Author Topic: Public Information Films of the ‘70s  (Read 248 times)

Chalkie

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Public Information Films of the ‘70s
« on: September 27, 2019, 08:01:10 PM »


Public Information Films of the ‘70s
Do you remember them?  Did you have a favourite?[/font]
The 1970s was a time when the Government released a lot of Public Information Films (PIFs) which were shown on television.  A PIF is a television commercial aimed at keeping children safe.  The first PIF that I can remember is “Charley Says Always Tell Your Mummy.”  It begins with a little boy named Dominic and his cat Charley playing at the back of the house.  Then along come two of Dominic’s friends, Vera and Dave, who ask him if he would like to go on a picnic with them.  Dominic wants to go with the other children but Charley miaows telling him to go and tell his mum where he is going.  His mum is standing at the front door speaking to the milkman and by the time Dominic got to ask for his mum’s permission, Vera and Dave had gone.  However, because he went to seek his mum’s permission, Dominic’s mum takes him and Charley on a picnic that day.  At the end of the ad we see Charley skinning a fish and Dominic with a sandwich in his hand and he says: ‘Charley says always tell your mummy before you go off somewhere so as she knows who you are with."  [/font]
There were a total of six PIF adventures for Dominic and Charley: ‘Charley Says Never Play With Matches,’ ‘Charley Says Tables Are Dangerous,’ ‘Charley Says Don’t Talk To Strangers,’ ‘Charley Says Don’t Play By The River’ and ‘Charley Says Cookers Are Dangerous.’   These ‘Charley Says’ PIFs were so popular among children that they were still being shown in the 1980s.  Some of them had tiny errors in them which, typically, kids picked up on.  In ‘Charley Says Always Tell Your Mummy,’ Dominic’s mum’s hair was brunette when she was talking to the milkman but blonde when she took Dominic and Charley on the picnic.  Kenny Everett was given the script and timings for the voiceover of Charley.   Every now and again I play one of the ‘Charley Says’ PIFs on my I Pad because they are just so innocent and funny.[/font]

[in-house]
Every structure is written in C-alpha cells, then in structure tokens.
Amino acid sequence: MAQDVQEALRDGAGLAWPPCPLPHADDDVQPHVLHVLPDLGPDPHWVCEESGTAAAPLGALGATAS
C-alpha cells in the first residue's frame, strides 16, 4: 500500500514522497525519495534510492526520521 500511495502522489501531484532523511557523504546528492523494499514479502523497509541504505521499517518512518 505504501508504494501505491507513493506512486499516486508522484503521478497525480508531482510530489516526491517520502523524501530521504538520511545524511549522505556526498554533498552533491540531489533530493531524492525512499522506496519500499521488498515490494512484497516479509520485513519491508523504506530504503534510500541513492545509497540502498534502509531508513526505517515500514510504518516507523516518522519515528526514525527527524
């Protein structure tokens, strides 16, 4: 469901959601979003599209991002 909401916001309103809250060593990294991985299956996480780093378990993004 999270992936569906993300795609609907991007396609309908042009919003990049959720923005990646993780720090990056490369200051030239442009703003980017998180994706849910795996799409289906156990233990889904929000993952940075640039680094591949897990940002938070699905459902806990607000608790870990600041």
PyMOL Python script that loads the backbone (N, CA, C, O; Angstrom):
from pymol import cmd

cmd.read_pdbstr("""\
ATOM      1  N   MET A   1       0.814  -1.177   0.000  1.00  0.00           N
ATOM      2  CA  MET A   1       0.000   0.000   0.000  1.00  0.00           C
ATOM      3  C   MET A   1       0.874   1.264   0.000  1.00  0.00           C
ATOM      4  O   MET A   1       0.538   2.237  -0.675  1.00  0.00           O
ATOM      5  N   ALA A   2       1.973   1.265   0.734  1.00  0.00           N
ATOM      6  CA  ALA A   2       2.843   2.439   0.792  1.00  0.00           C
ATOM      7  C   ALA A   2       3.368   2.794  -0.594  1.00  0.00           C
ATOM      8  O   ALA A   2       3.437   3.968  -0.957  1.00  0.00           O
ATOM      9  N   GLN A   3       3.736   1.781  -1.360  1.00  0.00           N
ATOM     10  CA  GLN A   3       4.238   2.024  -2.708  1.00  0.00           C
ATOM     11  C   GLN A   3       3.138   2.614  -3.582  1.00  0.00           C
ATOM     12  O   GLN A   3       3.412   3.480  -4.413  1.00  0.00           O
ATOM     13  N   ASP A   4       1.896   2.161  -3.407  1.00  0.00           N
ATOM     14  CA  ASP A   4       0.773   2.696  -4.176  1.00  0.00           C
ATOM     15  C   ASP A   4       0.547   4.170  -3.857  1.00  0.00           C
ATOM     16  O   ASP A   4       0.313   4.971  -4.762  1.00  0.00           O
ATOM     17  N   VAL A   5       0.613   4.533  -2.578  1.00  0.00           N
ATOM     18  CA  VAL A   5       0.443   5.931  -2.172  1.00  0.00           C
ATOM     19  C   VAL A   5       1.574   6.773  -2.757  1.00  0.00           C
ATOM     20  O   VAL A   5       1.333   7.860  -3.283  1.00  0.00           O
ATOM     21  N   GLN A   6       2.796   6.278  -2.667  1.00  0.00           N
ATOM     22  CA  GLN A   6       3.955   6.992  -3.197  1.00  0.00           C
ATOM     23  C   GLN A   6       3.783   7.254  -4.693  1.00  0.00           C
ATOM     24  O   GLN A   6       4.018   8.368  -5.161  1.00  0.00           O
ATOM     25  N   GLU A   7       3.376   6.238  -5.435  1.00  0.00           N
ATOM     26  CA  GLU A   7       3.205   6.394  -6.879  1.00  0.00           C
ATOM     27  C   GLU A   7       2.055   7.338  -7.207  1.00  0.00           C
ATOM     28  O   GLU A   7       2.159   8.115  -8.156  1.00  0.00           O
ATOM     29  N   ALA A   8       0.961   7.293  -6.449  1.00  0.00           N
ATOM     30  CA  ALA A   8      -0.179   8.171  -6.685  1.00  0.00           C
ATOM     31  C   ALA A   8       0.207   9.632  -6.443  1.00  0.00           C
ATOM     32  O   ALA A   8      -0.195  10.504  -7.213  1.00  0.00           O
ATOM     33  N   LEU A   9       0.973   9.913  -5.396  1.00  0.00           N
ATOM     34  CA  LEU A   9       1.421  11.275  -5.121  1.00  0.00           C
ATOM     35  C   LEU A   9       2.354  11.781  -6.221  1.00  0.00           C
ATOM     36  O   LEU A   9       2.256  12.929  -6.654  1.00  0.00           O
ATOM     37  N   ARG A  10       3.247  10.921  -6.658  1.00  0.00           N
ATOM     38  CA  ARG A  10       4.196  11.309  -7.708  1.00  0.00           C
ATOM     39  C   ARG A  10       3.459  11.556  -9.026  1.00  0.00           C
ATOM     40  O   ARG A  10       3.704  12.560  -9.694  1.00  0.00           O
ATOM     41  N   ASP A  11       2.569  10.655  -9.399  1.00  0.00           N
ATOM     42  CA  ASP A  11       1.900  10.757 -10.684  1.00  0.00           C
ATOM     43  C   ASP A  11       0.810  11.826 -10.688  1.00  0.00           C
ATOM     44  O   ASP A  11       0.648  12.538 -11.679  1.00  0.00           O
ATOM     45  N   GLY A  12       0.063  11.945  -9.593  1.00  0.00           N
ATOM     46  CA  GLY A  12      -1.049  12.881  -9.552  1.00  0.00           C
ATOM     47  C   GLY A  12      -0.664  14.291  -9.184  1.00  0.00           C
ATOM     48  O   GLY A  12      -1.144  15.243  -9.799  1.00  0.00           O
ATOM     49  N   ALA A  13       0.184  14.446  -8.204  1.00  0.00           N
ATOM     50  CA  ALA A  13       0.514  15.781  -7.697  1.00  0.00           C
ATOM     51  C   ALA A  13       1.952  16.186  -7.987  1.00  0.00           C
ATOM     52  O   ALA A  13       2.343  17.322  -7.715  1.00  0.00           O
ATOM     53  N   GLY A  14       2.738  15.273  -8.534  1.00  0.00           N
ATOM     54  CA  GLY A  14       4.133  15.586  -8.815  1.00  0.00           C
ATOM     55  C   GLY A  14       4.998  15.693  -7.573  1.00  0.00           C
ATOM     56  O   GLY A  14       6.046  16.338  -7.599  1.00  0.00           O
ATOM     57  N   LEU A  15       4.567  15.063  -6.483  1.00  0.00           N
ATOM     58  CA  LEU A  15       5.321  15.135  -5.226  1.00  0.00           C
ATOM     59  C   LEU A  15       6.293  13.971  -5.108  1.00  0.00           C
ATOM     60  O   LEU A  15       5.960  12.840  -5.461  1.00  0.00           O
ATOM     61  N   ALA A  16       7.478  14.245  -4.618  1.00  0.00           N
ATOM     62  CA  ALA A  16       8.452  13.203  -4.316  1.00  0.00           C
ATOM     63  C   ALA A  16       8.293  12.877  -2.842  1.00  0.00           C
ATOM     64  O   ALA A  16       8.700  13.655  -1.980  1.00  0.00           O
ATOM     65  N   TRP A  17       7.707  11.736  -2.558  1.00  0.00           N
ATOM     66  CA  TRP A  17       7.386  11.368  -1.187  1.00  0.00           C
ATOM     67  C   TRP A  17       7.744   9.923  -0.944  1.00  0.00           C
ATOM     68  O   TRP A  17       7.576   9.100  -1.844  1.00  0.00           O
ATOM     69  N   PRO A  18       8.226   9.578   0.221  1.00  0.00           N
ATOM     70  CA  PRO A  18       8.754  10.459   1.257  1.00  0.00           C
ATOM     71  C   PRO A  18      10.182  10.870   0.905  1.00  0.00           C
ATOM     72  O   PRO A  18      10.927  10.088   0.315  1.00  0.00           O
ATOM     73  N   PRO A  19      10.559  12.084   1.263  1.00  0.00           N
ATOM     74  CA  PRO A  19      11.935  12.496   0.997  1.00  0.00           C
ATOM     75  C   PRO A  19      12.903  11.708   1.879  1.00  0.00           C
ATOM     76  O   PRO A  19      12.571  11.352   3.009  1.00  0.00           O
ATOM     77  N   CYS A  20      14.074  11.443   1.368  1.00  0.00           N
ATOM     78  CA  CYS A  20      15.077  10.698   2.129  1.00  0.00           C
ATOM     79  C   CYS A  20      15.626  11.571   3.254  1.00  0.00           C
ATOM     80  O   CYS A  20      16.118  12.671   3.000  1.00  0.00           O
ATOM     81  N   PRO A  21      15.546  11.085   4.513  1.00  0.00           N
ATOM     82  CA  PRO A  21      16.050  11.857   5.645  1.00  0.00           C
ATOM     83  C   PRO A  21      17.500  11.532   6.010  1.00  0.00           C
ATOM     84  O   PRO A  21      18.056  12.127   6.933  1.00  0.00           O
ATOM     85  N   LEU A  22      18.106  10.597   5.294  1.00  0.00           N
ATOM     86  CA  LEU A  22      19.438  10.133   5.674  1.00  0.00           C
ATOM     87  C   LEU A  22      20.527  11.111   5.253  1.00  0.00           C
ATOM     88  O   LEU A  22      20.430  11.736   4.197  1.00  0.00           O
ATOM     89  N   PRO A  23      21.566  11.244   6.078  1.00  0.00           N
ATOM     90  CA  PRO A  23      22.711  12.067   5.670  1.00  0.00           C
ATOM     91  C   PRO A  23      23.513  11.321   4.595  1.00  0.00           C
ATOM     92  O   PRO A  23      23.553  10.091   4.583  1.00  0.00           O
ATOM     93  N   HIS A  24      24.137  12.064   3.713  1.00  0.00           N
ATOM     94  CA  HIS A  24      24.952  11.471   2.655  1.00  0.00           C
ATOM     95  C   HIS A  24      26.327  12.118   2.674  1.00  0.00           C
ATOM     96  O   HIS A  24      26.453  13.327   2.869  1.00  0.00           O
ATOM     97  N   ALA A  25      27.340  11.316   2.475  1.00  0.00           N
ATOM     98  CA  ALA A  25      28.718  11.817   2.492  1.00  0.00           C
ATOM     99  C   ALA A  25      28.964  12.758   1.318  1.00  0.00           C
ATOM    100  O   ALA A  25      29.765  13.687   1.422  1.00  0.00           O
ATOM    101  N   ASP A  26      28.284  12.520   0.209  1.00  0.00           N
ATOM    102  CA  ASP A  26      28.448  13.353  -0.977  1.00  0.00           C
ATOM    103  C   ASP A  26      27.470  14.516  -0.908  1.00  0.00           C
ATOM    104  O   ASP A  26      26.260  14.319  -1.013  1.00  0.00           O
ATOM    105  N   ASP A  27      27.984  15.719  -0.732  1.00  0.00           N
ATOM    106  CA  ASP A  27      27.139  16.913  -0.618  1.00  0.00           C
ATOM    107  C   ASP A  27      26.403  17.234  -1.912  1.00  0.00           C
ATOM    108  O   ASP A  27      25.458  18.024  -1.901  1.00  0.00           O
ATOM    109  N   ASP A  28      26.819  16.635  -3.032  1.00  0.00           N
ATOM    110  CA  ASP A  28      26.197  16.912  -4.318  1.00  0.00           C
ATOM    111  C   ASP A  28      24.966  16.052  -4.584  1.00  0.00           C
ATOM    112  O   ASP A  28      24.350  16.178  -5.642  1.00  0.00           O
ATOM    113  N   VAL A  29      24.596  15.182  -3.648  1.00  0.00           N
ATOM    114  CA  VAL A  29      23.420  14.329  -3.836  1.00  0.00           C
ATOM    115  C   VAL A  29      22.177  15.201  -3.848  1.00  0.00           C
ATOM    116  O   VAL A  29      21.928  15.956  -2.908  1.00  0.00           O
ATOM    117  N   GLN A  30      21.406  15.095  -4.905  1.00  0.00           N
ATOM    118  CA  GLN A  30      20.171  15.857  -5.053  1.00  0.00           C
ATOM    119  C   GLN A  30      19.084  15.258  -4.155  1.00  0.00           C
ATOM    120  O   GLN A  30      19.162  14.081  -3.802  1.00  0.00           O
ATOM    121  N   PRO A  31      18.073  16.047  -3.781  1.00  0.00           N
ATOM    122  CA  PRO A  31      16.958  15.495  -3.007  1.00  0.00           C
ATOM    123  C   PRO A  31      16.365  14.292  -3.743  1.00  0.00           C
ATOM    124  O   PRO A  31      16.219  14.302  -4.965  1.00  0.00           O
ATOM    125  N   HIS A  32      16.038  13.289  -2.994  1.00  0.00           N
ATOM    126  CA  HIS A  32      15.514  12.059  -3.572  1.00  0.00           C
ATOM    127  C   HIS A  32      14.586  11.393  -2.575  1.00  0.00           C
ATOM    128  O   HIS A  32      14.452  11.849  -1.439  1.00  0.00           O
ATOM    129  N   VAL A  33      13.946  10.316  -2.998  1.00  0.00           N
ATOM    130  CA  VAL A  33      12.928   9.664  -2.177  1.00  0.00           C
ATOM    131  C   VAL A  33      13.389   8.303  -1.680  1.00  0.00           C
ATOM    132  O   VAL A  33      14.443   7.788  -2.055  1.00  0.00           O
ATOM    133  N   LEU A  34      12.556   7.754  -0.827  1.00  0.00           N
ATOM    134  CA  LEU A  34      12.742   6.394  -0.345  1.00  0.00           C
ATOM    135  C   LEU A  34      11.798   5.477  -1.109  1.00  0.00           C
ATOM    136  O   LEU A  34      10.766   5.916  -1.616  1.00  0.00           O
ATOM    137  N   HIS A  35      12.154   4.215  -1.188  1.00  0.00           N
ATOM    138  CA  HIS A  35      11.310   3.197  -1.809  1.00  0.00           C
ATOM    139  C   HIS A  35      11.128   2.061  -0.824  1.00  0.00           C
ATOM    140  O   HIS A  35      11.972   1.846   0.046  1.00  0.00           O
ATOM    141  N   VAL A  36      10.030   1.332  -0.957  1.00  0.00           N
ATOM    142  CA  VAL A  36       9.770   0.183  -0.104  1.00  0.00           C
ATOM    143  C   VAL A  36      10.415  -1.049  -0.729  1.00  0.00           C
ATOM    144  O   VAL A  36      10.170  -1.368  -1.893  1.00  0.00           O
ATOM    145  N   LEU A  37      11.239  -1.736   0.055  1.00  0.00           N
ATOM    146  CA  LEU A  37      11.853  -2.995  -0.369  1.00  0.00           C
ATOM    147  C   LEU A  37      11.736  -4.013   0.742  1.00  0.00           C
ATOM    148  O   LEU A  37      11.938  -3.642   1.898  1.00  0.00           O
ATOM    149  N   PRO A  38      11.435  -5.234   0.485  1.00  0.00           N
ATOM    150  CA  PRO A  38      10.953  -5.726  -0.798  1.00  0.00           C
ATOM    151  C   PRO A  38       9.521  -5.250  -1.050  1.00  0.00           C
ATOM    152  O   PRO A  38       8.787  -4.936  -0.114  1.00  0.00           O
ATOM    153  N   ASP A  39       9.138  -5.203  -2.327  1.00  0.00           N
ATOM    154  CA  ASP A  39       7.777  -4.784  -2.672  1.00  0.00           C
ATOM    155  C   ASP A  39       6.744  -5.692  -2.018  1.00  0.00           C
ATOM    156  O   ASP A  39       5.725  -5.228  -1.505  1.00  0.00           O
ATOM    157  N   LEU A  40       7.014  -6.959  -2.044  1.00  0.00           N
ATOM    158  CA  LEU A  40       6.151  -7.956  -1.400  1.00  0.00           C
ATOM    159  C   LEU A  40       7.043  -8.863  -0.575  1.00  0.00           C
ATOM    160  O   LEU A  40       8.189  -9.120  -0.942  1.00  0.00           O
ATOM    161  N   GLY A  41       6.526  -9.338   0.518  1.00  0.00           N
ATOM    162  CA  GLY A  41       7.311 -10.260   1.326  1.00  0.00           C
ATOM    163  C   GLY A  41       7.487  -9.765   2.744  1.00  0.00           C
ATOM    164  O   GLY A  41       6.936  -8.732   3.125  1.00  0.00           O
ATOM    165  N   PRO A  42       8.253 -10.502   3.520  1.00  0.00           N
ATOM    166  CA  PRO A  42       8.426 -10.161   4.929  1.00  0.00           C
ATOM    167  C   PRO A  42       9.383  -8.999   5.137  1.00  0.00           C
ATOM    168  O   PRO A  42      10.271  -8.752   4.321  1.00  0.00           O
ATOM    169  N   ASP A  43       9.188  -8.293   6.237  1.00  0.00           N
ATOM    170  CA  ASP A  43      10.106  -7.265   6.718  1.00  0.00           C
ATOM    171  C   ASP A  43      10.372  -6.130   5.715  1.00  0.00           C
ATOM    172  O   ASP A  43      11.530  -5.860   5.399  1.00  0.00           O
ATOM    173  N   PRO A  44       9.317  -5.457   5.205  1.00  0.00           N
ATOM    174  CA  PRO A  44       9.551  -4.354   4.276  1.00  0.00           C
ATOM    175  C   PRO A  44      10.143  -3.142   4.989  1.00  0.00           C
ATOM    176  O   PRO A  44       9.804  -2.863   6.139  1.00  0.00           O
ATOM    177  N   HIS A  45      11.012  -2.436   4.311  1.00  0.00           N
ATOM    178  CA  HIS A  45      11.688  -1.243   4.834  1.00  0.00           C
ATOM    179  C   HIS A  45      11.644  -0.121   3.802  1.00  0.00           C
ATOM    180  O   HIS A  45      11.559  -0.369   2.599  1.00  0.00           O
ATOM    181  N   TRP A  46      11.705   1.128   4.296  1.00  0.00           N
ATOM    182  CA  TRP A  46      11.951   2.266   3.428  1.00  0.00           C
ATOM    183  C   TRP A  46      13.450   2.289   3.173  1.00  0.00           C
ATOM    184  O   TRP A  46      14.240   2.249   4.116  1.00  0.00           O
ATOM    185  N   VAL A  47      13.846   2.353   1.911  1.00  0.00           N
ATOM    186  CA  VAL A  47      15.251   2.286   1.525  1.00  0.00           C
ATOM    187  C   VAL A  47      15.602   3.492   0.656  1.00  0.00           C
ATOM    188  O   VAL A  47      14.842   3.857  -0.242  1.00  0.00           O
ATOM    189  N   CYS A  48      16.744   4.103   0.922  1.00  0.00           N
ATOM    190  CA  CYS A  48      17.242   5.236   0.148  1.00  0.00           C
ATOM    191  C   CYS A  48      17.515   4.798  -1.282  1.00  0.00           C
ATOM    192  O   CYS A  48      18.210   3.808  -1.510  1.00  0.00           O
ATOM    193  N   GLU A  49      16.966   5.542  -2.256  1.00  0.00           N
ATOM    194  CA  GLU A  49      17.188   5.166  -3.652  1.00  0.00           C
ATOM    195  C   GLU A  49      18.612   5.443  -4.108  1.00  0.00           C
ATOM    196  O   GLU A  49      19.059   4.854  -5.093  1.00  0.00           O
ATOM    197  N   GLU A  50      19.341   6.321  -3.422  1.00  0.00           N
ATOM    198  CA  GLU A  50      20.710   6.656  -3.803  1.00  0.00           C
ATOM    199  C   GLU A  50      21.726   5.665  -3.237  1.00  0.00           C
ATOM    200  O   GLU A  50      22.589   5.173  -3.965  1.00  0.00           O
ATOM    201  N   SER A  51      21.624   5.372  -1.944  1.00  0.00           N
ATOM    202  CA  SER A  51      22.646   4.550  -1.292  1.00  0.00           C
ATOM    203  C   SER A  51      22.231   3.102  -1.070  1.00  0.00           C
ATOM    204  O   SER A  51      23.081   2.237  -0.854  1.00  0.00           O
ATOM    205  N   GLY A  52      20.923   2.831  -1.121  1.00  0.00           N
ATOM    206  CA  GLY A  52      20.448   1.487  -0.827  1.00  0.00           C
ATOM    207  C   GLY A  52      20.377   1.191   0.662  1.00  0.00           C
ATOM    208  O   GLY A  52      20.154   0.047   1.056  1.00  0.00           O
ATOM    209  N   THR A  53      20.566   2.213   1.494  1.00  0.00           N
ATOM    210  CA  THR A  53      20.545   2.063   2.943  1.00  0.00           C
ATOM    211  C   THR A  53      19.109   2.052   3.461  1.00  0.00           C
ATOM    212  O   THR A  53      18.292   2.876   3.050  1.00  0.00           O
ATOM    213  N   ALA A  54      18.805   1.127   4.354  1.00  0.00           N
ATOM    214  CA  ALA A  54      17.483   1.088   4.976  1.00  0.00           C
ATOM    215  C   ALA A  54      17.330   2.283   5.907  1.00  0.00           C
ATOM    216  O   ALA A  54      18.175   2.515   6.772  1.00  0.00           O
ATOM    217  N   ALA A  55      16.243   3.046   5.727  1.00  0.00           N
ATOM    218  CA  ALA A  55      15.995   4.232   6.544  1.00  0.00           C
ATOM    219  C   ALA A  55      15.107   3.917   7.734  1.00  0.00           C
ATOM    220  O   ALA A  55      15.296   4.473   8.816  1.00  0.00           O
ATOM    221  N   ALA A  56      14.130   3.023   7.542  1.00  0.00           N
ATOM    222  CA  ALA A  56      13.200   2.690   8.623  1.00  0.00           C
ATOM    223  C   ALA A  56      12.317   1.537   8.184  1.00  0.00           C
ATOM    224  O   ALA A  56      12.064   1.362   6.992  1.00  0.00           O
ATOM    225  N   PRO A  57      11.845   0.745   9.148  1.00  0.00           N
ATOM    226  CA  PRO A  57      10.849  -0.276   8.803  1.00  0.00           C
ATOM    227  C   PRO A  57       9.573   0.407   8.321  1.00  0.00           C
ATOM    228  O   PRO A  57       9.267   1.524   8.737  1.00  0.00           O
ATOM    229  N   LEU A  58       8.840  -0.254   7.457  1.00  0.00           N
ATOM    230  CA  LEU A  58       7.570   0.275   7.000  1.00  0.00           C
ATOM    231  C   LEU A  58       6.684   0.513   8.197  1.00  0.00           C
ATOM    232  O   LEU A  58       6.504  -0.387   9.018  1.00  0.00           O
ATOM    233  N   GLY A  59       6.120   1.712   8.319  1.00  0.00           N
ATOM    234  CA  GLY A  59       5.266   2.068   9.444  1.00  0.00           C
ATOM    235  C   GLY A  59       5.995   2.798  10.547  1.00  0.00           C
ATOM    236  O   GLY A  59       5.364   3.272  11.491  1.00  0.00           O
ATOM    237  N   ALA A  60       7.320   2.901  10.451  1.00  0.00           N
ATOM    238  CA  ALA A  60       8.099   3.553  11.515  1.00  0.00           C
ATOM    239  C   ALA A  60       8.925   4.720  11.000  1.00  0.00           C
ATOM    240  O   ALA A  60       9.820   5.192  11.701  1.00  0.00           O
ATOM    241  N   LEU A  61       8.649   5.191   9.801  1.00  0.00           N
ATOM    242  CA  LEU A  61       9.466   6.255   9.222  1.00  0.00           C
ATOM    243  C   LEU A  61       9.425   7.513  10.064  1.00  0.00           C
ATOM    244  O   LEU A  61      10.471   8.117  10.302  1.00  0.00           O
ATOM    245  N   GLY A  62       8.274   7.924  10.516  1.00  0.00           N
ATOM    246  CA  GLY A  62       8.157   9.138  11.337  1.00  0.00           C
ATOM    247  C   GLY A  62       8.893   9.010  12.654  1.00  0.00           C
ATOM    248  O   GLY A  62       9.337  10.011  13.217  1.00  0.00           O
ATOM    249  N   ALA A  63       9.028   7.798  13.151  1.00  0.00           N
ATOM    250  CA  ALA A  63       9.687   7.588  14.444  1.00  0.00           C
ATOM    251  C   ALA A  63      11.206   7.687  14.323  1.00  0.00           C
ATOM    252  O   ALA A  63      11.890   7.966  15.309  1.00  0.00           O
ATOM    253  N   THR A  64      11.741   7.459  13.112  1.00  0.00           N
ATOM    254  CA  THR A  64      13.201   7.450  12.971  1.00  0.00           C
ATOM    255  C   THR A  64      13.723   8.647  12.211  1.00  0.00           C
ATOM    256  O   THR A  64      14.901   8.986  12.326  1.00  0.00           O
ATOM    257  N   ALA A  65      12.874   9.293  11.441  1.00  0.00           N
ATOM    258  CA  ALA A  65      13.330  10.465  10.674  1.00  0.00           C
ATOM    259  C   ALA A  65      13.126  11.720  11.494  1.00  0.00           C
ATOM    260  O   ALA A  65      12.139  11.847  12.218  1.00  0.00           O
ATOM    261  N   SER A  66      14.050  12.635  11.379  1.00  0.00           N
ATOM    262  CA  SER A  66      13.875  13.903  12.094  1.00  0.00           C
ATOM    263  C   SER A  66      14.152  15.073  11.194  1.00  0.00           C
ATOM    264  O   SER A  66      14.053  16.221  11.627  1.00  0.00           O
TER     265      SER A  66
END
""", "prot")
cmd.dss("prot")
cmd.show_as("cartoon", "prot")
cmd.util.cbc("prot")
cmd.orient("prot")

[/font][/font][/size]Do you recall any others?[/size]

<blockquote>

Just one of the memories I have written about in my book about growing up in Belfast during the Troubles -  “Kicking Through The Troubles- How Manchester United Helped To Heal A Divided Community.”[/font]
 [/font]
http://empire-uk.com/kicking[/font]</blockquote>

bjay

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Re: Public Information Films of the ‘70s
« Reply #1 on: September 27, 2019, 08:10:43 PM »
Clunck, Click every trip by Jimmy Saville.  If we only knew then what we know now we could have had some real public information  :P

Chalkie

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Re: Public Information Films of the ‘70s
« Reply #2 on: September 27, 2019, 08:16:14 PM »
Clunk Click[/font]
In January 1971, the "Clunk Click Every Trip" PIF was screened for the first time.  It was sponsored by the Royal Society for the Prevention of Accidents (RoSPA) and featured the BBC Radio One DJ, Jimmy Savile.  A number of different ‘Clunk Click’ ads were shown, with each one highlighting the possibility of a driver being thrown through the windscreen of his car if he is involved in an accident and is not wearing his seatbelt.  One of the PIFs in the series showed Savile placing an egg inside a metal box and then shaking the box.  When he opened the box the runny contents poured out with Savile emphasising that the human body inside a car was similar to the egg in the metal box. [/font]
Other television ads in the series included the slogan: ‘Don't be a clunker, Clunk Click’ and a PIF about ‘Mrs Blunders’ driving around town in a daze paying no attention whatsoever to her fellow road users.  The Clunk Click PIFs forced the Government to make the wearing of a seatbelt compulsory in the front seat of a vehicle; and this came into force on 31 January 1983.  However, it is worth remembering that all car manufacturers had been legally obliged to fit front seatbelts in vehicles since 1965.[/font]